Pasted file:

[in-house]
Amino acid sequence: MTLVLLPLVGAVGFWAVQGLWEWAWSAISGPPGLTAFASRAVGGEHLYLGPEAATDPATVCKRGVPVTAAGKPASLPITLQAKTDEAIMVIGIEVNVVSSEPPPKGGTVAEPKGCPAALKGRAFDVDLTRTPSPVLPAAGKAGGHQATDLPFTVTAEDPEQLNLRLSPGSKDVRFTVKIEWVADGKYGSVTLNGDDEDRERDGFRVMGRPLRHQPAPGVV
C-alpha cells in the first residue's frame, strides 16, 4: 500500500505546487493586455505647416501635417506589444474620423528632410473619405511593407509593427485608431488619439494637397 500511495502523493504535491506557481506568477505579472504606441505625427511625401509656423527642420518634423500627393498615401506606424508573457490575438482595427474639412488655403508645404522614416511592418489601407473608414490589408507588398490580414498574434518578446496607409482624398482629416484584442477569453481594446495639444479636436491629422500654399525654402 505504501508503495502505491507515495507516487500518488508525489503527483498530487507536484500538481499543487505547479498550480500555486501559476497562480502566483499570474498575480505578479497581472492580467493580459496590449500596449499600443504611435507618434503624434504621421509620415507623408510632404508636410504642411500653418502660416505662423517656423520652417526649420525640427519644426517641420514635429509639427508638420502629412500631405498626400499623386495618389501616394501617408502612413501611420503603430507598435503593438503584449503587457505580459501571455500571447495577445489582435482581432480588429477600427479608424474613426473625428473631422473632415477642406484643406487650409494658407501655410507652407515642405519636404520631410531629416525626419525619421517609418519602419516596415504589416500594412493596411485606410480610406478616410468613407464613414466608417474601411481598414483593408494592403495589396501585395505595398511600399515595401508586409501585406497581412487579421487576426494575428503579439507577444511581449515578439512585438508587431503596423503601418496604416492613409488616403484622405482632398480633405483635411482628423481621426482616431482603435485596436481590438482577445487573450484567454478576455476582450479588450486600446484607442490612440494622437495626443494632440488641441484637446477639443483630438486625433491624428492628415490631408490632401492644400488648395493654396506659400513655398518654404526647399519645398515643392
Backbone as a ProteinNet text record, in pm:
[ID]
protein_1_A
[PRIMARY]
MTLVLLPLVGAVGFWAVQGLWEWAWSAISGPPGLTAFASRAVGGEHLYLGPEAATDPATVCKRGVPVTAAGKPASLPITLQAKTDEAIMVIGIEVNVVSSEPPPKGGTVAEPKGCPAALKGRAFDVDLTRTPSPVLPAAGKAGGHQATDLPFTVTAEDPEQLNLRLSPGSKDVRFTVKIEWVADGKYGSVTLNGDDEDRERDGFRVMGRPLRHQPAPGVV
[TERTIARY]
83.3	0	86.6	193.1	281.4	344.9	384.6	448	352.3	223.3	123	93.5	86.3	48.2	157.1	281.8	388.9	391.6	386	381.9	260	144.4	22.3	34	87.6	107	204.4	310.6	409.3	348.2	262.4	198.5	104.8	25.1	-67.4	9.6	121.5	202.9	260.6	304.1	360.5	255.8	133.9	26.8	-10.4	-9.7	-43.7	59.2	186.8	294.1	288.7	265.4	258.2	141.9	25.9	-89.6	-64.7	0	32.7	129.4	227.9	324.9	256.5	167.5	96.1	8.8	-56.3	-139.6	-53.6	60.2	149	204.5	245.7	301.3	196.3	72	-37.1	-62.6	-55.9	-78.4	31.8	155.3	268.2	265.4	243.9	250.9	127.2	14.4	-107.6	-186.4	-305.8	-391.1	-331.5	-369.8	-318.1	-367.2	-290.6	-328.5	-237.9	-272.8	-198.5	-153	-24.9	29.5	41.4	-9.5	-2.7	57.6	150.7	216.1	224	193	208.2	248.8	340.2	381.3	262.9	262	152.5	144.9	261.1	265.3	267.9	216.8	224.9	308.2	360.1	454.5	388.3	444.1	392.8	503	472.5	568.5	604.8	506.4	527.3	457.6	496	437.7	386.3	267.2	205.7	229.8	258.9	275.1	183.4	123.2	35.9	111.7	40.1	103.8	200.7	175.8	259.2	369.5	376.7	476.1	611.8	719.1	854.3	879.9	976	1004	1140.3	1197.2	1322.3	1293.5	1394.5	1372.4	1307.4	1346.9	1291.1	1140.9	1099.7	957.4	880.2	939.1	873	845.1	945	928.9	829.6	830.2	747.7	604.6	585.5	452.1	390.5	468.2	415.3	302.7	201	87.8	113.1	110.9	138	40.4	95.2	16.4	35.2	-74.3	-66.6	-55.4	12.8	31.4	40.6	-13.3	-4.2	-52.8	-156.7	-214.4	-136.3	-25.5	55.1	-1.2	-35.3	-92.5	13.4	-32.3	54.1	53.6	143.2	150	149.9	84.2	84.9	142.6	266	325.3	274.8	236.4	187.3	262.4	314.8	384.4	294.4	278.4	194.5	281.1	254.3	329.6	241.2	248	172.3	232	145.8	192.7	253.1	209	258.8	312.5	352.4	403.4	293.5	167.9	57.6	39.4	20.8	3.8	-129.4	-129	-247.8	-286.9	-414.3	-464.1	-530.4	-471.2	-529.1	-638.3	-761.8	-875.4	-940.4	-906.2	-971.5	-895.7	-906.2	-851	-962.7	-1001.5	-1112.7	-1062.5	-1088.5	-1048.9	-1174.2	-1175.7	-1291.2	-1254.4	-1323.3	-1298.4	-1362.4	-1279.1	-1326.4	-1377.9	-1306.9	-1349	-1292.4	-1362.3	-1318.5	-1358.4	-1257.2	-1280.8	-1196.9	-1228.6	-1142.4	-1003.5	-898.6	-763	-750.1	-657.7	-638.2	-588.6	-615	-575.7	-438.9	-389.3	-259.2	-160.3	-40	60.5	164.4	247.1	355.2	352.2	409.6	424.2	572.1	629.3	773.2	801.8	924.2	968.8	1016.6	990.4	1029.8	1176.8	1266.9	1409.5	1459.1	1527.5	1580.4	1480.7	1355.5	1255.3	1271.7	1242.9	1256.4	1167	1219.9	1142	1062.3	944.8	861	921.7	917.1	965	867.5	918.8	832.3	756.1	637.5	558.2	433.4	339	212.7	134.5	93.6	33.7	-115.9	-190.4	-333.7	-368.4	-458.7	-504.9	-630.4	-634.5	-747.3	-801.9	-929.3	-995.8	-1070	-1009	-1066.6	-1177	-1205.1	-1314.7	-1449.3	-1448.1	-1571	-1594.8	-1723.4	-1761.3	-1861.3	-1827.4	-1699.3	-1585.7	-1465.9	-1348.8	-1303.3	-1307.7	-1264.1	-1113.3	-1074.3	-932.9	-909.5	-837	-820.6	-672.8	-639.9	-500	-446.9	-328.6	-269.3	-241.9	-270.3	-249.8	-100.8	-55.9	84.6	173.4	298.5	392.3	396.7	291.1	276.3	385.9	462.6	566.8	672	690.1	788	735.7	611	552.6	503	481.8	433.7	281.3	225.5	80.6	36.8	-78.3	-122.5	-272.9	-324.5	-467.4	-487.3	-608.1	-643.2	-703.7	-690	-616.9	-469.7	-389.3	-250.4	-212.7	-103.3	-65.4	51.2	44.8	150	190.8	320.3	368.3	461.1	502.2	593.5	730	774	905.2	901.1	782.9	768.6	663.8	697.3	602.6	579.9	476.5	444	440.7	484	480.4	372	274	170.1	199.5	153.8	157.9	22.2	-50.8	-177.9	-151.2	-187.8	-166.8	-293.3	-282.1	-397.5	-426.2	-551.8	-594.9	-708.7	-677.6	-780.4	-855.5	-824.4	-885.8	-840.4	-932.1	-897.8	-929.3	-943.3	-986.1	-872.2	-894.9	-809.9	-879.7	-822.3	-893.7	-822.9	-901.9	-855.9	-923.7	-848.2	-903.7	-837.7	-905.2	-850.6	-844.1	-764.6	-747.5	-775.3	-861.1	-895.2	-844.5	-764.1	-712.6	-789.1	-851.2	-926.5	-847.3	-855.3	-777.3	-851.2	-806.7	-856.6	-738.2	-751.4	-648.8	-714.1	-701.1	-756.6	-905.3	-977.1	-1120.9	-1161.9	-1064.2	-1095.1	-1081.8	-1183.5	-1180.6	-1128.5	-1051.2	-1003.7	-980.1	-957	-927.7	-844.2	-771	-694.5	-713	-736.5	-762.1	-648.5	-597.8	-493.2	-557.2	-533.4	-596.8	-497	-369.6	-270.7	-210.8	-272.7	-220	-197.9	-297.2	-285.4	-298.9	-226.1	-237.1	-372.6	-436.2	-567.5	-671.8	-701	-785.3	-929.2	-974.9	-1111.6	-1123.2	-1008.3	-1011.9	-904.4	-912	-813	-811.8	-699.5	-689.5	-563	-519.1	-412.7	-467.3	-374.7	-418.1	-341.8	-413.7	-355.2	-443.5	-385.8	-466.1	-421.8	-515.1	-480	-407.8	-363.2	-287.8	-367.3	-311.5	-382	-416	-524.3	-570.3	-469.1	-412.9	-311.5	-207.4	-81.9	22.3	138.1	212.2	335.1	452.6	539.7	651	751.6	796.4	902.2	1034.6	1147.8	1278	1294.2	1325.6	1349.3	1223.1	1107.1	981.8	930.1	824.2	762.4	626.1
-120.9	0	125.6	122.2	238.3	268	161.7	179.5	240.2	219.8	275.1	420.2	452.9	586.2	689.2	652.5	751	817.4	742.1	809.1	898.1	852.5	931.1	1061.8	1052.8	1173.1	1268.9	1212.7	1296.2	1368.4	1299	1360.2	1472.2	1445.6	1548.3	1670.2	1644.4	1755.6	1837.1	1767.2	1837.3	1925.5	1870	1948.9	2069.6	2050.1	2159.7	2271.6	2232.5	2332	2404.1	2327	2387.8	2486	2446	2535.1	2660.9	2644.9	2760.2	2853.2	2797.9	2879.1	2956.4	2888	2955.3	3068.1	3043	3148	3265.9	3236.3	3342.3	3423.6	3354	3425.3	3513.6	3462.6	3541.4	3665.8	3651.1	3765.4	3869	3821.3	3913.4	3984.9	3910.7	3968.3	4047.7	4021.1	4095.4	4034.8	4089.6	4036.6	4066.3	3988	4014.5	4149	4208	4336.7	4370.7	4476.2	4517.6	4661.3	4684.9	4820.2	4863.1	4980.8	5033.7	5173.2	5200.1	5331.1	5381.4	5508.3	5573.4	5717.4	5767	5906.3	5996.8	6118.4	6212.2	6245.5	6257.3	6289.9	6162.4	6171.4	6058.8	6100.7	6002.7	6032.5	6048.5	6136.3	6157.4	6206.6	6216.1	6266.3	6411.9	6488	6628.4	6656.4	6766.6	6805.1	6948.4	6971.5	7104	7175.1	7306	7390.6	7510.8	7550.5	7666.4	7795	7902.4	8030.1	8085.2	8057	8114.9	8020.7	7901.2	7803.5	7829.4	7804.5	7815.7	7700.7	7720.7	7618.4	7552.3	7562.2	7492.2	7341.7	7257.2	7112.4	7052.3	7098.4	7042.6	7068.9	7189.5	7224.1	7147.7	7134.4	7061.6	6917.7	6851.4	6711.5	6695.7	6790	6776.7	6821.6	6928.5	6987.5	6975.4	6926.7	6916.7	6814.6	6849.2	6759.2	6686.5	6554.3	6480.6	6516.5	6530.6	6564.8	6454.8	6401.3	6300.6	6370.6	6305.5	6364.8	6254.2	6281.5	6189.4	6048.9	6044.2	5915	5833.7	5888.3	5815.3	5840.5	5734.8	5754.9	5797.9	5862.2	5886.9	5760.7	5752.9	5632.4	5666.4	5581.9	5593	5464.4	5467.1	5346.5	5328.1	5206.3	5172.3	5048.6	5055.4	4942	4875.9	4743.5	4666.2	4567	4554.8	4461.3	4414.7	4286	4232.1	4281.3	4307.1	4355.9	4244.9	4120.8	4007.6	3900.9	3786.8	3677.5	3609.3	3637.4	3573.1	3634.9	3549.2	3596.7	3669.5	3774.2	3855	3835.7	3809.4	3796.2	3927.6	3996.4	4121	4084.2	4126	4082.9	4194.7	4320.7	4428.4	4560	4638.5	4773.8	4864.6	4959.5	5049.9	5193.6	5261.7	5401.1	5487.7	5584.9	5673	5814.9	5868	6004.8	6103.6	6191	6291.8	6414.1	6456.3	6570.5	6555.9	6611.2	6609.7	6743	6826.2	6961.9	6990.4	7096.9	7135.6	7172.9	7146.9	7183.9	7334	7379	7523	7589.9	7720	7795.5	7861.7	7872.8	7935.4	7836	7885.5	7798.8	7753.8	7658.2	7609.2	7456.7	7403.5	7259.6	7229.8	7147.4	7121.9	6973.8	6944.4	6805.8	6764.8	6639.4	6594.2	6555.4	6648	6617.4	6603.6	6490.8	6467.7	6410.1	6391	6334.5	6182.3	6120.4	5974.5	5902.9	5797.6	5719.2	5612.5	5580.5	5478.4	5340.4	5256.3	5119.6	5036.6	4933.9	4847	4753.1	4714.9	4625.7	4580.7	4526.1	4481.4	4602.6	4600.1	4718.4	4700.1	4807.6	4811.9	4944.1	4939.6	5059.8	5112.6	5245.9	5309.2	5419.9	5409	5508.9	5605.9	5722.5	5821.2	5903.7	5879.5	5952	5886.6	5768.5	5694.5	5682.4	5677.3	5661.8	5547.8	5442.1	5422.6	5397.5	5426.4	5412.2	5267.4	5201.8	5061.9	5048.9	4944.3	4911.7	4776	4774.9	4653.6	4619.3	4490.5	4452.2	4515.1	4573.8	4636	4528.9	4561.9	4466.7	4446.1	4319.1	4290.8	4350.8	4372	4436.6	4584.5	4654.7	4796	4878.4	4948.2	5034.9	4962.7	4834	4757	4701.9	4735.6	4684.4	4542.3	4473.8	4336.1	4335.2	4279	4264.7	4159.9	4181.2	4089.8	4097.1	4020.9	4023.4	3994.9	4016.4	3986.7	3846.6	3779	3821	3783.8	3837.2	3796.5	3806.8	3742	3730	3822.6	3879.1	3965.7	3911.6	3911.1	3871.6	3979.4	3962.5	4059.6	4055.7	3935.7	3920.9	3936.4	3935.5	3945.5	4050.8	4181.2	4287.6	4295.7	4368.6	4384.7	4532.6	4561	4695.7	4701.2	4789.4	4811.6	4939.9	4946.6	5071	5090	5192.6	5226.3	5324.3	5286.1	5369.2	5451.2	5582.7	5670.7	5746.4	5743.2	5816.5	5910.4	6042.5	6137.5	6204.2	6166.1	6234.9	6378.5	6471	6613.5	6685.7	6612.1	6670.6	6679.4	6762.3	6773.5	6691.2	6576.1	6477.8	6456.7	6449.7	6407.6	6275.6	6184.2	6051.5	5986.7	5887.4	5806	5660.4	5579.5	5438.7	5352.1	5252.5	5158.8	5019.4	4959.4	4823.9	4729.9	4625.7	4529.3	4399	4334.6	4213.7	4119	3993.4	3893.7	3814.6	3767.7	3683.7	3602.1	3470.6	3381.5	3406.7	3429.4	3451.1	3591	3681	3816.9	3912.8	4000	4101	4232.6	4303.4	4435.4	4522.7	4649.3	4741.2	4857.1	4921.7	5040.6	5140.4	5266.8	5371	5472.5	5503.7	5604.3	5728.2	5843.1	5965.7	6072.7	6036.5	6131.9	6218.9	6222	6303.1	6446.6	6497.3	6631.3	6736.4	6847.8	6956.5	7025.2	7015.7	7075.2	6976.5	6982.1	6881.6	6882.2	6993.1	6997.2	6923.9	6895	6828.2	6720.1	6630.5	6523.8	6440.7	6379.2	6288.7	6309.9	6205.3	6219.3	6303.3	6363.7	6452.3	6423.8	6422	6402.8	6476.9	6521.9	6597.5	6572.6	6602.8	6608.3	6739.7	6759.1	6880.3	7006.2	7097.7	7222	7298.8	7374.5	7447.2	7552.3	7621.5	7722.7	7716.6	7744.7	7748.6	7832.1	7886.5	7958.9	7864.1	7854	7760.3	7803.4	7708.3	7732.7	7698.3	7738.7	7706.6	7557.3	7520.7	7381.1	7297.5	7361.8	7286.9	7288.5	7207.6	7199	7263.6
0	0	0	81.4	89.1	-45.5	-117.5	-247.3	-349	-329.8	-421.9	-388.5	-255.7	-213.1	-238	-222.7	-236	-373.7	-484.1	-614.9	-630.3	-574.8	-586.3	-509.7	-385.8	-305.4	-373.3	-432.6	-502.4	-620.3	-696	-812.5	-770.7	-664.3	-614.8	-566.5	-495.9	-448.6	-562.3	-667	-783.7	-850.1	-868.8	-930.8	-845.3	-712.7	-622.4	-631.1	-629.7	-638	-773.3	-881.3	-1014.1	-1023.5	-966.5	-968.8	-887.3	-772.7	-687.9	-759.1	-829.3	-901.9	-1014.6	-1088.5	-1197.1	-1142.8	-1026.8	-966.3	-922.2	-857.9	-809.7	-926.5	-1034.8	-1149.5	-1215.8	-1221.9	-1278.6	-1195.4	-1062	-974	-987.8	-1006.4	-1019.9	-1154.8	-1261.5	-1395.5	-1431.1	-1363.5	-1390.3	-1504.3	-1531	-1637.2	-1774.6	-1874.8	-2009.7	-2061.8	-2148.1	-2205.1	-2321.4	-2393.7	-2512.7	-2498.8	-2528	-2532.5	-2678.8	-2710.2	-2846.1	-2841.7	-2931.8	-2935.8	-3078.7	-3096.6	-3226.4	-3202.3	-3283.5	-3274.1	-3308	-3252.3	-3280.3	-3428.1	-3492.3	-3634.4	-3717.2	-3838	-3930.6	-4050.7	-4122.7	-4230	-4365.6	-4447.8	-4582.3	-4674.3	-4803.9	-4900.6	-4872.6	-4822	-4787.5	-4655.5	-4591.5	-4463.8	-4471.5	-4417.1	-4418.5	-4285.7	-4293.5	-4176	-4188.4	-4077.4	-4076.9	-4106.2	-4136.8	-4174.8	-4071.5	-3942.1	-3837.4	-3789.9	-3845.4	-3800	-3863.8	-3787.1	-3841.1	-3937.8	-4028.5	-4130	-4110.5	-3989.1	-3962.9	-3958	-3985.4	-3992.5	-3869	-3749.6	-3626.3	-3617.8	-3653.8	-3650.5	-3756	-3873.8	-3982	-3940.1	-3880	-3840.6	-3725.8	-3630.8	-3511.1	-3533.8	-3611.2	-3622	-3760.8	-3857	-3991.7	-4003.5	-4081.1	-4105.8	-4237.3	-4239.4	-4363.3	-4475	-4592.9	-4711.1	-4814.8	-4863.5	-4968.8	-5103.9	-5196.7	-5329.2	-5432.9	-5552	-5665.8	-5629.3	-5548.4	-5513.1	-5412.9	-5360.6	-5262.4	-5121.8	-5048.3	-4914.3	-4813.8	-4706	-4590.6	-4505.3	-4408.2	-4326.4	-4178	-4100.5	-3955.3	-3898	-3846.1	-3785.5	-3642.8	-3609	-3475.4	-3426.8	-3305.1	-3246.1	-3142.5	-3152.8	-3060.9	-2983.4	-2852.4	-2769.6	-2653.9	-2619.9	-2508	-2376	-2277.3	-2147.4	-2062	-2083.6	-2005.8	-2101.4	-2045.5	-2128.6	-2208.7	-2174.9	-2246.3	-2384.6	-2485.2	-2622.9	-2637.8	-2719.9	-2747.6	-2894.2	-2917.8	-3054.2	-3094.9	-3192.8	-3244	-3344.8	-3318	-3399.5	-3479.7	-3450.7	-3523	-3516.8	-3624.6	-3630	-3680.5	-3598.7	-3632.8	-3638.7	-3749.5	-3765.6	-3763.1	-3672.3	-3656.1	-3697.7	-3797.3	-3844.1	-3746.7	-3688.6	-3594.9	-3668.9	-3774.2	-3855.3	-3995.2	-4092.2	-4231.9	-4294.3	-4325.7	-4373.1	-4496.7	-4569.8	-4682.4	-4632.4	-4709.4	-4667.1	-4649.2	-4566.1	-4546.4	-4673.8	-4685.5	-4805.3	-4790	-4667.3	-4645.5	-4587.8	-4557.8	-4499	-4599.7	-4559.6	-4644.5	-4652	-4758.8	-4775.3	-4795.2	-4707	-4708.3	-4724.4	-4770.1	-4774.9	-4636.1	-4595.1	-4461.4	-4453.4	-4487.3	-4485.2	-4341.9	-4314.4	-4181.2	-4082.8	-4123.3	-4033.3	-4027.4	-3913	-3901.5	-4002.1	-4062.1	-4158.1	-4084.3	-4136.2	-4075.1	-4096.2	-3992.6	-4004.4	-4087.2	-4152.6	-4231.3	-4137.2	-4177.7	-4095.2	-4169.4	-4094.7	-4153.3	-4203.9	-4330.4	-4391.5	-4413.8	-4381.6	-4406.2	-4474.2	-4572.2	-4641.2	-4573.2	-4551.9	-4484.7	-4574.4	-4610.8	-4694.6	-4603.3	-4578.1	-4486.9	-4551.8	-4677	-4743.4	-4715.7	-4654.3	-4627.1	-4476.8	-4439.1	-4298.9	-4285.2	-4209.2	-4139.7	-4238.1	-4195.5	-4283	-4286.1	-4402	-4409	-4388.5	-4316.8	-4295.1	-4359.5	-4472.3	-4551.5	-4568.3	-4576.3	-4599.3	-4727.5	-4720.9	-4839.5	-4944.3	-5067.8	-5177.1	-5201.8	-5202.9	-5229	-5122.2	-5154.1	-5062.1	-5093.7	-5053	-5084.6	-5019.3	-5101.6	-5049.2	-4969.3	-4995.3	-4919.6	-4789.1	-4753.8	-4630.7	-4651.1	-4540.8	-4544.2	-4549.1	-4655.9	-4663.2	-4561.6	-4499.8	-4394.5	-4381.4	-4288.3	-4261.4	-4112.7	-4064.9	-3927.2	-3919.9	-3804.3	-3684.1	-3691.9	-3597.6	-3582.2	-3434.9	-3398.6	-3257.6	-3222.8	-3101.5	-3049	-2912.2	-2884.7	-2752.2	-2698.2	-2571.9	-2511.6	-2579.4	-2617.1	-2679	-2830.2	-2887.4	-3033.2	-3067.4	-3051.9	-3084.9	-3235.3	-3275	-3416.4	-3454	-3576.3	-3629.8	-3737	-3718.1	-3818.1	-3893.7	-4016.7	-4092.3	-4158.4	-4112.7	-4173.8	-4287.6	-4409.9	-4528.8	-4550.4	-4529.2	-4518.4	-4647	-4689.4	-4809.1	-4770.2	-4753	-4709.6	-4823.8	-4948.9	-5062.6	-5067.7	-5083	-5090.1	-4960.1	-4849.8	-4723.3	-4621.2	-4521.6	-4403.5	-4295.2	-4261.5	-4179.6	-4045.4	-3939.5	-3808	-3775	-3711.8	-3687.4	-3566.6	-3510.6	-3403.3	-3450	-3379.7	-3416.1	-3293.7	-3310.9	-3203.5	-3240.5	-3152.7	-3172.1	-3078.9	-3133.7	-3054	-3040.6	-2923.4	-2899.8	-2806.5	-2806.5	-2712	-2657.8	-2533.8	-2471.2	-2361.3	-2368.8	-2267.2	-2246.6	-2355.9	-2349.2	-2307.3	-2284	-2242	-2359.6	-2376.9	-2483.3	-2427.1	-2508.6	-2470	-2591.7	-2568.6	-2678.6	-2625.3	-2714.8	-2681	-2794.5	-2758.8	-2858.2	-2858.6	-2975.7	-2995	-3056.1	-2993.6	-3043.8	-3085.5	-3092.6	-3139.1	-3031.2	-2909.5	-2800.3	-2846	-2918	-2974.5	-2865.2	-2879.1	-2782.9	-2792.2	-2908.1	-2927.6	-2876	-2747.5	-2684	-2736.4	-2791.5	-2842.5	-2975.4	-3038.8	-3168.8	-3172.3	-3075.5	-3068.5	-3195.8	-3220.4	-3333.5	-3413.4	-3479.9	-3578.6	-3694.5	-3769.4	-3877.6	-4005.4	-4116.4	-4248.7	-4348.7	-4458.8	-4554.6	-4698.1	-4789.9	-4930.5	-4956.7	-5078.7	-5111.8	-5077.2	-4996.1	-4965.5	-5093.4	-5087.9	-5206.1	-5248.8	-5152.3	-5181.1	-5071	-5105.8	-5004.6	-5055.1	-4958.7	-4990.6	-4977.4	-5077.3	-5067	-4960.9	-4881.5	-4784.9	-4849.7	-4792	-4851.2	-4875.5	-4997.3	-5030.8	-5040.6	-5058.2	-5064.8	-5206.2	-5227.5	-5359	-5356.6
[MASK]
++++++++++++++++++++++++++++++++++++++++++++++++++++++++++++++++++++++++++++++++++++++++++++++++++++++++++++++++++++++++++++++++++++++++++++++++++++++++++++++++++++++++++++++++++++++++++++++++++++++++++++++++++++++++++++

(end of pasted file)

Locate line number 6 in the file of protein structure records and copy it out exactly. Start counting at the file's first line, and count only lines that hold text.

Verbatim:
protein_1_A